Matt is a historical archaeologist with a specialism in buildings and landscapes. He is particularly interested in urban environments, focusing on social and cultural life during the long eighteenth century and how medieval material culture was used and appropriated in later centuries.
Matt worked as a journalist for The Independent newspaper for 12 years, before coming to the University of York to studying archaeology. At York, he completed a BA in Archaeology and an MA in Buildings Archaeology. In 2013, he completed a PhD on urban landscapes in York during the eighteenth century.
In 2014, Matt was a Humanities Research Centre Postdoctoral Fellow and has worked as a consultant for English Heritage and Fairfax House Museum, York. He is now a lecturer in the Department of Archaeology at the University of York.
My PhD research, The View From the Street: Housing and Shopping in York During the Long Eighteenth Century, utilised the pioneering methodology of buildings biographies to analyse how urban centres were experienced at street level. My thesis demonstrated how the systematic survey and analysis of standing buildings can be combined with a close reading of contemporary documentary sources to create a ‘biographical’ approach to houses and their inhabitants. This evidence has the power to challenge and nuance accounts of the large-scale social and cultural changes associated with the emergence of modernity, including urban improvement, domestic privacy and consumer behaviour. My work revealed how even the most fashionable streets in Georgian York were of a very mixed character, in which new architecture in the classical vernacular stood cheek-by-jowl with older timber-framed buildings. Furthermore, this older architecture was utilised for fashionable shops and in the homes of influential citizens, and was not simply regarded with distaste. The thesis also explored interior space, broadening our understanding of both the private word of the home and consumer practices.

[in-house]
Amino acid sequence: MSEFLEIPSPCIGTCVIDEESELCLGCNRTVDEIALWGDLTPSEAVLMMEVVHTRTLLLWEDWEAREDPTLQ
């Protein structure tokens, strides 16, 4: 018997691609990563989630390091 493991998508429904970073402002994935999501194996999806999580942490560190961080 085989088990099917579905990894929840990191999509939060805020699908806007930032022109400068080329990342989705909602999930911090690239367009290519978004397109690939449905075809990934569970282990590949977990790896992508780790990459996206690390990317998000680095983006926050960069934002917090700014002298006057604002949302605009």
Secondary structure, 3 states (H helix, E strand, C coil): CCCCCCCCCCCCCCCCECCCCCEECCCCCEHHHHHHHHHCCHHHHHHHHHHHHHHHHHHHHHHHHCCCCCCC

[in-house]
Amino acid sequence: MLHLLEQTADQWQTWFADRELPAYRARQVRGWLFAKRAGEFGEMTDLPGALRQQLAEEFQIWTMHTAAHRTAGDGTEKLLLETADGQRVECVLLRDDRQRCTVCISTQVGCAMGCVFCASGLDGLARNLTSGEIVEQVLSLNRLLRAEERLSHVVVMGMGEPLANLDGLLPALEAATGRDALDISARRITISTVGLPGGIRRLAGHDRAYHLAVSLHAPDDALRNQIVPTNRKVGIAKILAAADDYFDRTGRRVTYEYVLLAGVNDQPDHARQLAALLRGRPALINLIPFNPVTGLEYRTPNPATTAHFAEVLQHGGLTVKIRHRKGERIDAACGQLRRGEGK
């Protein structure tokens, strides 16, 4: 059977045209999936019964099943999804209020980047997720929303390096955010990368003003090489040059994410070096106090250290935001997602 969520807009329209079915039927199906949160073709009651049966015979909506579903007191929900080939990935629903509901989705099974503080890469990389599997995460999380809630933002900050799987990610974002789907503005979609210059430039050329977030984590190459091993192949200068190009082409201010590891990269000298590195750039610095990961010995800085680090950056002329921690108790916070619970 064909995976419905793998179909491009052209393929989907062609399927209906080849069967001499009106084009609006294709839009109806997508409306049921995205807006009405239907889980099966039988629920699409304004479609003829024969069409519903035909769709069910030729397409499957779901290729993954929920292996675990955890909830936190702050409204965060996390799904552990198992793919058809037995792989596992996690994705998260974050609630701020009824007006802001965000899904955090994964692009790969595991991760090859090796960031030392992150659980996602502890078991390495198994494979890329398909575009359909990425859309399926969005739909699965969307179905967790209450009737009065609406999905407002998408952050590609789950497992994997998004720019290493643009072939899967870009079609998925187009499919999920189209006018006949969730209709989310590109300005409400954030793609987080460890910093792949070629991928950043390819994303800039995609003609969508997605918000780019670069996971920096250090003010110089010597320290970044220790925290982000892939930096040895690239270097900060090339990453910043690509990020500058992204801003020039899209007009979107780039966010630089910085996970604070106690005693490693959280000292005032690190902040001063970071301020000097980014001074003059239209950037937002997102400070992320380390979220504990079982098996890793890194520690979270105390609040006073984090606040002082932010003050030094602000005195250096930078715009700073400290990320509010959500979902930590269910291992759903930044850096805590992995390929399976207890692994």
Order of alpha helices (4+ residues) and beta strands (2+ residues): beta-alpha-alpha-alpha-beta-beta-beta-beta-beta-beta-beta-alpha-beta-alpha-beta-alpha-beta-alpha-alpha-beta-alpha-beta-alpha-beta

I am currently collaborating with Dr Charlotte Newman of English Heritage to investigate Georgian London. The project utilises English Heritage’s Architectural Study Collection (ASC) held at Wrest Park. The project has completed three case studies, including the elite location of Mayfair and and the public and private sides of a politician’s house in Westminster.
Prehistory to the Present (Year 1)
Field Archaeology (Year 1)
Special Topic: Historic Houses (Year 3)
Assessed Seminar: Building Early Modernity (Year 3)
Domestic Historic Interiors
Interpreting Historic Buildings